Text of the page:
The Hayes Mansion – Learn the Backstory Behind this Local Landmark

Have you heard that name before? The Hayes Mansion? It’s a truly beautiful and, in my opinion, underutilized location here in the South Bay. If you grew up in the San Jose Area, perhaps you attended a conference, dance or special event there. Regardless, many people are unfamiliar with the Hayes Mansion history. As I mentioned, it’s a beautiful sprawling, historic estate located in the Edenvale neighborhood of San Jose, that’s near Monterey Rd, between Hwy 87 and 101. The mansion currently operates as a luxury hotel resort (part of Dolce Hotels & Resorts) but was originally home to the Hayes-Chynoweth family in the late 1800s. The first version of the Hayes Mansion was a 50-room Queen Anne-style building with turrets, balconies, and lots of ornate architecture. Sort of Winchester Mystery House-esque. Sadly, the original home burned down in 1899.

Photo Credit: San Jose Mercury News

Undeterred, the matriarch of the family, Mary Hayes-Chynoweth, commissioned a new design: an elegant, 41,000-square foot Mediterranean Villa built in the form of a Maltese Cross. Side note: it’s fitting that this episode was inspired by mothers because Mary was a formidable woman and mom to two Bay Area boys, but I digress. The new building she commissioned was completed in 1905. The walls were constructed to be fireproof, with double brick plus a stucco coating. In fact, the new design included many fire-safety features such as fire hoses connected to water tanks and the kitchen was built in a separate building, connected to the main structure via a glass and marble plant conservatory.

To this day, the mansion is regarded as one of the best examples Mediterranean Revival architecture in the Santa Clara Valley and is an official California Historical Landmark.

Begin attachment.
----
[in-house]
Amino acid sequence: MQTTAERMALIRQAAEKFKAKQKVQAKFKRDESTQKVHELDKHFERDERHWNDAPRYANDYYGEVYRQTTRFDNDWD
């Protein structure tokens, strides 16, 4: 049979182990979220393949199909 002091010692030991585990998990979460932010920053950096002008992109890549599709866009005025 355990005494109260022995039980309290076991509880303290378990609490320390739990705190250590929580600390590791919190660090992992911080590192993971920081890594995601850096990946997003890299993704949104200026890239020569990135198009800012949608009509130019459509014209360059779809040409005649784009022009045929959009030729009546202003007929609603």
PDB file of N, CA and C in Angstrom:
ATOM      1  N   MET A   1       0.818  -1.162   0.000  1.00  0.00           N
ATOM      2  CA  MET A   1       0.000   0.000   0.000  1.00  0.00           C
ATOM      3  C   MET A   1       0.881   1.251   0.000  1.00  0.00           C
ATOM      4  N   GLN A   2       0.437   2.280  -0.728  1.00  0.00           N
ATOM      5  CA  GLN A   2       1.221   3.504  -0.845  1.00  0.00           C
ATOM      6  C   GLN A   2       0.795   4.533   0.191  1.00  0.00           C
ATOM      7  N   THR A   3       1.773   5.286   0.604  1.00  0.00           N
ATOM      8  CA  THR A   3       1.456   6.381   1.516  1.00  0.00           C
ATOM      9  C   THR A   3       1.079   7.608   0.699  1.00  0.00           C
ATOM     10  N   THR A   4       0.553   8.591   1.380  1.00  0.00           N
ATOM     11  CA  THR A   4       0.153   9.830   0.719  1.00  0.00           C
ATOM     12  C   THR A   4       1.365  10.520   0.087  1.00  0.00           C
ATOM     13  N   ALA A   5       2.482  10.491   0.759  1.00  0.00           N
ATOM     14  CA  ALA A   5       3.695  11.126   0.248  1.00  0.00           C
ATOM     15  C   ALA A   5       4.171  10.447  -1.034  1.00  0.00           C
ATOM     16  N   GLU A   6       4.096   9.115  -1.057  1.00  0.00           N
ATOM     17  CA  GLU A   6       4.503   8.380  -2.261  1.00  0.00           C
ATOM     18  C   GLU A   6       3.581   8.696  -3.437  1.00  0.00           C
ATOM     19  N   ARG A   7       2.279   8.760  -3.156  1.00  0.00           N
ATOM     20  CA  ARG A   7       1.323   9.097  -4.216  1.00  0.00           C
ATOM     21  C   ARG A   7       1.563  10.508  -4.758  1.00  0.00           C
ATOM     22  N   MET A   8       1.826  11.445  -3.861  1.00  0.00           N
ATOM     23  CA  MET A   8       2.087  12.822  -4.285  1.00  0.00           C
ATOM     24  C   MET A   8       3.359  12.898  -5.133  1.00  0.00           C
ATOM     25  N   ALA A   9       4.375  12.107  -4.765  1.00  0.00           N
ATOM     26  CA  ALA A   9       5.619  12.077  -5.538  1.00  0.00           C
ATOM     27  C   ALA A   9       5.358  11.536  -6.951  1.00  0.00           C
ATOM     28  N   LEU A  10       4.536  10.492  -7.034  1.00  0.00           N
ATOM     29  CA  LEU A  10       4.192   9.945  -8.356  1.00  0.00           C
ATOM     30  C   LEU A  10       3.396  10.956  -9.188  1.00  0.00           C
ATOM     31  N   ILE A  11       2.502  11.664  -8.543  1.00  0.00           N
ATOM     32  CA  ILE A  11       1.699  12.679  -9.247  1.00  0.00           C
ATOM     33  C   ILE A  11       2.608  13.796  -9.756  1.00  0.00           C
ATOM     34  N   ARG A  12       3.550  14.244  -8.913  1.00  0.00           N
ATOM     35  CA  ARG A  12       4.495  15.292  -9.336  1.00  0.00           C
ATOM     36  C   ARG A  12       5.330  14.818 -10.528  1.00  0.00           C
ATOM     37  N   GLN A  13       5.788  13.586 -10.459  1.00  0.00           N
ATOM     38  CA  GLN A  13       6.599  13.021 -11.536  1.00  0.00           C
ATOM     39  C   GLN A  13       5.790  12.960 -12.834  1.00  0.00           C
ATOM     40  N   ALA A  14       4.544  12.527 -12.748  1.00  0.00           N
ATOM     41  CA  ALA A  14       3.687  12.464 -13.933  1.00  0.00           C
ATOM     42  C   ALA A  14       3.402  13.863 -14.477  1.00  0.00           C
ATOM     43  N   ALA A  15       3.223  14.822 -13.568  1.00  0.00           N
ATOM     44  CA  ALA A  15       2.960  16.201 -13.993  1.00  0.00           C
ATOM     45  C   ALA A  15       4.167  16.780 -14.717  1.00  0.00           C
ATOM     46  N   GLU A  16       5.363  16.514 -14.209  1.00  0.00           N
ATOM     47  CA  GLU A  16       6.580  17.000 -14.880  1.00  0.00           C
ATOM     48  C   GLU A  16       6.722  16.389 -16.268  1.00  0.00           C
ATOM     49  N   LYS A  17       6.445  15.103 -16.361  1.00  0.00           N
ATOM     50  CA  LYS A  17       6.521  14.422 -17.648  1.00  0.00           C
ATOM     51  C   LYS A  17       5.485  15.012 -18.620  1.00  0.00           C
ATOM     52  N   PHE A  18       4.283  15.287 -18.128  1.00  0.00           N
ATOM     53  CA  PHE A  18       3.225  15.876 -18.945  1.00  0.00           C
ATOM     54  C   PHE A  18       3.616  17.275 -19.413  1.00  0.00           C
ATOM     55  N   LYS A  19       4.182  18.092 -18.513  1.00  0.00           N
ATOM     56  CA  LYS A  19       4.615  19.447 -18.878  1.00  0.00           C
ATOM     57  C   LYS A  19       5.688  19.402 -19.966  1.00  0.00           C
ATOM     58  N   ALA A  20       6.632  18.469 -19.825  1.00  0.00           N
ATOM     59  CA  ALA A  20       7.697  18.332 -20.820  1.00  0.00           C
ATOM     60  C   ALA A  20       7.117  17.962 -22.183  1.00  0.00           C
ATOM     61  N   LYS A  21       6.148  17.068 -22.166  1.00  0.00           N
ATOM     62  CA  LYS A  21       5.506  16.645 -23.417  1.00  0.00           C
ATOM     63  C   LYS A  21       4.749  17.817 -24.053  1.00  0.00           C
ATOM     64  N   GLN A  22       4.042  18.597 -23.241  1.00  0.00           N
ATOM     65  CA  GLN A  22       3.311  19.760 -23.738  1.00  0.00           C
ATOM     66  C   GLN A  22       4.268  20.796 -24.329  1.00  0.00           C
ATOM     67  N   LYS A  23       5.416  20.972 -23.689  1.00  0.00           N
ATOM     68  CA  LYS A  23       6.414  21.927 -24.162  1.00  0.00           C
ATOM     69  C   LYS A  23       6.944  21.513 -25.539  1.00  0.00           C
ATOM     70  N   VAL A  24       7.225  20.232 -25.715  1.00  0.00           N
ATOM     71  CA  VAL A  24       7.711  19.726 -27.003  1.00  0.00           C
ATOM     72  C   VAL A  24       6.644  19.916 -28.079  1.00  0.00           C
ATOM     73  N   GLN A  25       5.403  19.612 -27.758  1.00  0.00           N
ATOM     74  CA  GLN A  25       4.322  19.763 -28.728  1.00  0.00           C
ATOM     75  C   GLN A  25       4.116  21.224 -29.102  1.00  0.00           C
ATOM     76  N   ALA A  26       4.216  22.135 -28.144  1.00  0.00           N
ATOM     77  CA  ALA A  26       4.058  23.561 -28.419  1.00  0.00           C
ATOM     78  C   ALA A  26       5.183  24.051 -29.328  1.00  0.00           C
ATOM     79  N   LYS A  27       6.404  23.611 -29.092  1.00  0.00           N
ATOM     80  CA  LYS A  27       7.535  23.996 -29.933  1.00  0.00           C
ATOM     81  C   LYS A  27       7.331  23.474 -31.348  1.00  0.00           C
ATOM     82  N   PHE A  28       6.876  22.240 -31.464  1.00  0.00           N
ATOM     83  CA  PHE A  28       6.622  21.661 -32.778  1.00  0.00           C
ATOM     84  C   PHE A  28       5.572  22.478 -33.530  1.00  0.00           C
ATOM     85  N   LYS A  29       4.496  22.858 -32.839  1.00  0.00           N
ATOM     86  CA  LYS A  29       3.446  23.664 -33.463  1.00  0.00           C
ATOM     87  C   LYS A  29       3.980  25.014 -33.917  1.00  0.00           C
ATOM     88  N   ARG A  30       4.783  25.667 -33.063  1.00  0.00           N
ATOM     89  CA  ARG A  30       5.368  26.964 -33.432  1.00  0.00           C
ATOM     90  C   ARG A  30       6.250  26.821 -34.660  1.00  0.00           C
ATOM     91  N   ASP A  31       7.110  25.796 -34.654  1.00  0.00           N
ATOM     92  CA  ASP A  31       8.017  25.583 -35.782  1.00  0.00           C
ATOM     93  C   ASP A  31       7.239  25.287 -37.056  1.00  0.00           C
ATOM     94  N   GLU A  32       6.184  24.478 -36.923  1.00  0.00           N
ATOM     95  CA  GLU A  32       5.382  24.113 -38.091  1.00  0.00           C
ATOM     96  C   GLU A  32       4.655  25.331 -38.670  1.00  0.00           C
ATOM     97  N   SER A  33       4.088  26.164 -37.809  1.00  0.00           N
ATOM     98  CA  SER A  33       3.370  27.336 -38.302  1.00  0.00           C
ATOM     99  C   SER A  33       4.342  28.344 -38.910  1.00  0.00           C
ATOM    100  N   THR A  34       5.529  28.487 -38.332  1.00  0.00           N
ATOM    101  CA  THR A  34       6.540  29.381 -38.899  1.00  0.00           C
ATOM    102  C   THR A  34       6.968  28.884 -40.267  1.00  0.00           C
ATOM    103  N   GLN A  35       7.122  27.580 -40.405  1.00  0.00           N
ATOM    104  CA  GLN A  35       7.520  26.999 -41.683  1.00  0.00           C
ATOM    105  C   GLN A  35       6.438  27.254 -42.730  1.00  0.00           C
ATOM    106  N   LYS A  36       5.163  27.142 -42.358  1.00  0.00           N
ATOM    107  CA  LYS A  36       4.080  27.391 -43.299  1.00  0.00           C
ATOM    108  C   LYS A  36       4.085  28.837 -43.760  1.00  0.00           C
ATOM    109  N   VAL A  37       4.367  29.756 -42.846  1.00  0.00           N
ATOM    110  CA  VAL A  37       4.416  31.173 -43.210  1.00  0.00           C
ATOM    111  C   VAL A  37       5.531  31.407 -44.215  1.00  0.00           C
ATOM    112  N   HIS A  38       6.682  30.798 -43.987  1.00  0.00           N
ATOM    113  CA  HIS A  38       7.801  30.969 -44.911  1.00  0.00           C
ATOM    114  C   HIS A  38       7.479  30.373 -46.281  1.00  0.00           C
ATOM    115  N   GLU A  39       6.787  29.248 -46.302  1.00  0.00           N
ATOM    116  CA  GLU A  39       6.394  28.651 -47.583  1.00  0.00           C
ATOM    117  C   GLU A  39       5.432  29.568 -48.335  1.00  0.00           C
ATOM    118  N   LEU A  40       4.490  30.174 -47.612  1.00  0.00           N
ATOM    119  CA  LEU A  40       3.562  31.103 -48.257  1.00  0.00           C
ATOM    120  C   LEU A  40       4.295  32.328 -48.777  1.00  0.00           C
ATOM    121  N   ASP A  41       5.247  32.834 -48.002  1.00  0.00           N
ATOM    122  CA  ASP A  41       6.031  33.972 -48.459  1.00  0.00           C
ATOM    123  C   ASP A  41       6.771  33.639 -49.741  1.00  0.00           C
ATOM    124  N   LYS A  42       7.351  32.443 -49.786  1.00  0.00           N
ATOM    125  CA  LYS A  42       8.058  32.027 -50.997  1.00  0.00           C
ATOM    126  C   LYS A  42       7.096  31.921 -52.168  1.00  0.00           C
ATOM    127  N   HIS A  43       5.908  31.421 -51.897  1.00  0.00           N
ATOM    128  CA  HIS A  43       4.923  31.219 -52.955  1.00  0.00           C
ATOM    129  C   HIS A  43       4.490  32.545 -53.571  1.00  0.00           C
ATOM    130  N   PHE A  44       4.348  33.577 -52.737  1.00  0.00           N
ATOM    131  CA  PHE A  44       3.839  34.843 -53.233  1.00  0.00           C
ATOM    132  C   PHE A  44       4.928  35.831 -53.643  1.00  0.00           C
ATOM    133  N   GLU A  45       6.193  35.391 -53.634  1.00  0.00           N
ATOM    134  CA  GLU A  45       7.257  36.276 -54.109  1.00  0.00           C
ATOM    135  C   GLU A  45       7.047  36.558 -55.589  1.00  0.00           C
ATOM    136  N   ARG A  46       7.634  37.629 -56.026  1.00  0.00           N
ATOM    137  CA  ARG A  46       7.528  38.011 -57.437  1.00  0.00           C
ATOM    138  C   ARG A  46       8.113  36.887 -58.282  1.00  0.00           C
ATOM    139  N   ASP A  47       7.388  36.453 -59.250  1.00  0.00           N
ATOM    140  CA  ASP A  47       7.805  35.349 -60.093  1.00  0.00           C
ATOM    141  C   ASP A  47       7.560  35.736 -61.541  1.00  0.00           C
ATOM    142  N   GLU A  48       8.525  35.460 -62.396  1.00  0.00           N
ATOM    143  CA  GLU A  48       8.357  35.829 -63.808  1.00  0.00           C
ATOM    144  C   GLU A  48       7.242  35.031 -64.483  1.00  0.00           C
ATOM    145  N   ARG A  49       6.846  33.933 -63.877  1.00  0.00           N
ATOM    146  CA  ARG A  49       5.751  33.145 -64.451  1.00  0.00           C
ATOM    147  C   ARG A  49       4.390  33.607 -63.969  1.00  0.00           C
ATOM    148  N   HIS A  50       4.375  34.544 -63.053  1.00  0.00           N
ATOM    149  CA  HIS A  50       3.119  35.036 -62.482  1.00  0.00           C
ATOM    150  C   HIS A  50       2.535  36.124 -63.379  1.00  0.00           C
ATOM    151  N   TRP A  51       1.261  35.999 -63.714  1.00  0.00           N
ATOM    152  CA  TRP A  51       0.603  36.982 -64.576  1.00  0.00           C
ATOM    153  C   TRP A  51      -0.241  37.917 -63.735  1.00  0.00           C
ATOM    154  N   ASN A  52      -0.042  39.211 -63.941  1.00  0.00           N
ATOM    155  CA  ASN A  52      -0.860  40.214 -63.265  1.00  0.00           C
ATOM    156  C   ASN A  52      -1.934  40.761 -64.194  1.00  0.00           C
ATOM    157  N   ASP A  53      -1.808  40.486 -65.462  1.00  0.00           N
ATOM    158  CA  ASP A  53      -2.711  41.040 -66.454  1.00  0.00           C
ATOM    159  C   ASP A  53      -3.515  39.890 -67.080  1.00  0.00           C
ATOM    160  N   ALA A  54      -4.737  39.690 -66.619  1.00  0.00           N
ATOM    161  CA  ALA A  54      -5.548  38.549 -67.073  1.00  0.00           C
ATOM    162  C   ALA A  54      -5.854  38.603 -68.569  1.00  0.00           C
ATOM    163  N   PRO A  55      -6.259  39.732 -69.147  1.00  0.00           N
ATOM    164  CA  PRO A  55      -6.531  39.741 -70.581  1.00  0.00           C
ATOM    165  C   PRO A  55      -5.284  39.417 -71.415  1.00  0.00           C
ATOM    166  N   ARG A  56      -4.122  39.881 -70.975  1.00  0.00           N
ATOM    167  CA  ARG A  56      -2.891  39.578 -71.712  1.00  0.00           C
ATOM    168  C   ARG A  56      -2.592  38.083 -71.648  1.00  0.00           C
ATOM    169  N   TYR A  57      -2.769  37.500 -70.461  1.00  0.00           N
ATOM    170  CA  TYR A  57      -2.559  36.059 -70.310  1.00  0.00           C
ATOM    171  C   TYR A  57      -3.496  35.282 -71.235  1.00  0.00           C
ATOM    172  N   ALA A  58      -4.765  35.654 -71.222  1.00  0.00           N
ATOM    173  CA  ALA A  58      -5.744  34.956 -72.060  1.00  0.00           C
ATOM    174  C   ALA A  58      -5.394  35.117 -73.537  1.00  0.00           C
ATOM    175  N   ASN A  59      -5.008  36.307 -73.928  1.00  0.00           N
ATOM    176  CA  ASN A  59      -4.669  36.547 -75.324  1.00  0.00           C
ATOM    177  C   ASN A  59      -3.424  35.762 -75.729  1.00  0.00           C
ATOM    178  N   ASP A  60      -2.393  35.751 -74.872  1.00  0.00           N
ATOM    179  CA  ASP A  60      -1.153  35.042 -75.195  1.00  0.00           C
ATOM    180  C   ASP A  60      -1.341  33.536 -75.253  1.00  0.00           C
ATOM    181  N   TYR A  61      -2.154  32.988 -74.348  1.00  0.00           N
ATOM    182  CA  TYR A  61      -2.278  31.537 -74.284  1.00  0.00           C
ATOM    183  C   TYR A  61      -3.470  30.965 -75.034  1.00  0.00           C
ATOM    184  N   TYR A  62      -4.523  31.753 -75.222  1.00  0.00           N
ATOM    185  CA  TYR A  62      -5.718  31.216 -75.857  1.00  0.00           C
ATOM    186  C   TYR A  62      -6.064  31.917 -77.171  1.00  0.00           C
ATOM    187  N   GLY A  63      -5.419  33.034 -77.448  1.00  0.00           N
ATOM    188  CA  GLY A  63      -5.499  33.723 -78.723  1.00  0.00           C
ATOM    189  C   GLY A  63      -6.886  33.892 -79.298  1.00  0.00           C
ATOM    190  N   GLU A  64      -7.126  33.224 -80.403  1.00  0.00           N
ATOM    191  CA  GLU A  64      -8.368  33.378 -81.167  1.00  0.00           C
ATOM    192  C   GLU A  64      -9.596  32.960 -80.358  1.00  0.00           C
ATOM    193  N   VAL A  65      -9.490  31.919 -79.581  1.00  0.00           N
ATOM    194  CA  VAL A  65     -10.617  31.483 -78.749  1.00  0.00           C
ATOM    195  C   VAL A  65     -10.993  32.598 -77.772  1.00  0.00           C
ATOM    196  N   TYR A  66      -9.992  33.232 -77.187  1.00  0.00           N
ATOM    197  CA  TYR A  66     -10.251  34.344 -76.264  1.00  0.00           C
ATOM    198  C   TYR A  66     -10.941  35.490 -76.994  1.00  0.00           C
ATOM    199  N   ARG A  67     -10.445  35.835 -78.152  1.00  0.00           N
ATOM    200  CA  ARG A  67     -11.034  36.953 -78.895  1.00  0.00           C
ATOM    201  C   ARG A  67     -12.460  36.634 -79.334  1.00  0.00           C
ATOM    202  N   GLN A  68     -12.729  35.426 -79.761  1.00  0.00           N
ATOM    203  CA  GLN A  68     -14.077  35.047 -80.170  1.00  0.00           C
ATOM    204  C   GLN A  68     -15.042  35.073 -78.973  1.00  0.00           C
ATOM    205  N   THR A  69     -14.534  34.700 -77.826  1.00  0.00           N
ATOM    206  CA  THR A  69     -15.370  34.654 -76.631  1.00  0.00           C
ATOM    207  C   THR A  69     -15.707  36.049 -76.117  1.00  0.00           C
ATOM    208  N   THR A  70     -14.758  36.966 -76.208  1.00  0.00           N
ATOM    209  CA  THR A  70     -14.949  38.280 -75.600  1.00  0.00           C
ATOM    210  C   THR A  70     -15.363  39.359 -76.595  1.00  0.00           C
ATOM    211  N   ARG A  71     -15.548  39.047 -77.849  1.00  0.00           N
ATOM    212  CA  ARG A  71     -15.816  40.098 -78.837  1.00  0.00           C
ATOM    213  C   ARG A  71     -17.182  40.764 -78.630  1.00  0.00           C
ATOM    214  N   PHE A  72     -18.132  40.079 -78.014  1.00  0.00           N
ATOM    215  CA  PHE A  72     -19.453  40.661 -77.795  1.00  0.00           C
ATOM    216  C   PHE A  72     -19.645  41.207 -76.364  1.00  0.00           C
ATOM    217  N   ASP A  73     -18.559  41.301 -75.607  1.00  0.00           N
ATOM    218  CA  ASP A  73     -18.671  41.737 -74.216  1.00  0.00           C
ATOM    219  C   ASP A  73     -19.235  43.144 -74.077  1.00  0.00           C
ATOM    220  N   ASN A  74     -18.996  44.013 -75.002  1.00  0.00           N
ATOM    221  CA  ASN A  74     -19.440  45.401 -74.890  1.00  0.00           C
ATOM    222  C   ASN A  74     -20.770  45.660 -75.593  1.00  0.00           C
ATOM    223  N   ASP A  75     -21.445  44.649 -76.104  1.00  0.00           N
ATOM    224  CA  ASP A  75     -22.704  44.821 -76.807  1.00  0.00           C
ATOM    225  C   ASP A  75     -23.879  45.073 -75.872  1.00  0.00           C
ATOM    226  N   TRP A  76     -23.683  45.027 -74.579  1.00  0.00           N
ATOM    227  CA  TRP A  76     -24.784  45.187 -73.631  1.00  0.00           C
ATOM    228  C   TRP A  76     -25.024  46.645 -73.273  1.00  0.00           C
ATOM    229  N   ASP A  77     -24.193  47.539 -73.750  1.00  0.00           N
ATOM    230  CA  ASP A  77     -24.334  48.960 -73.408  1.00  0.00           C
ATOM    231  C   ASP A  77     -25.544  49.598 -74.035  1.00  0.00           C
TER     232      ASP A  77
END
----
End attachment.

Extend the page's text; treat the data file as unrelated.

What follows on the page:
Another remarkable aspect of the property was its self-sufficiency. The family grew their own fruits, vegetables, and raised their own livestock. Electricity was supplied by a power plant on the grounds. The property also included a post office, railroad station, carriage stop, men’s dormitory for 40 ranch hands, and a chapel. None of these buildings remain today. The two Hayes brothers became early San Jose Mercury publishers, prominent valley politicians, and were actively involved in establishing the Santa Clara Valley fruit industry. Fast forward to the 1950s when the last of the Hayes family members sold the mansion, after which, it became vacant and ill-maintained.

The City of San Jose decided to step in around the 90s. They purchased the property and renovated it to today’s splendor. The building now serves as a 214 room hotel plus 33,000 square feet of meeting space. Another feature that I love about this property is the 20-acre park that surrounds the complex. It’s a lovely surprise to see experience this mediterranean jewel, with lush landscapes and dramatic mountain views… surrounded by suburban sprawl.

Sounds amazing right. Well, it can be yours for just $36 million! Seriously. San Jose put the mansion up for sale last July, after a deal with a prominent developer fell through. Don’t have that kind of money, me neither. But you can check it out this weekend for Mother’s Day brunch. Or just stop by for a free tour. The conference facilities and two restaurants are open to the public, and walking brochures are available at the hotel desk.

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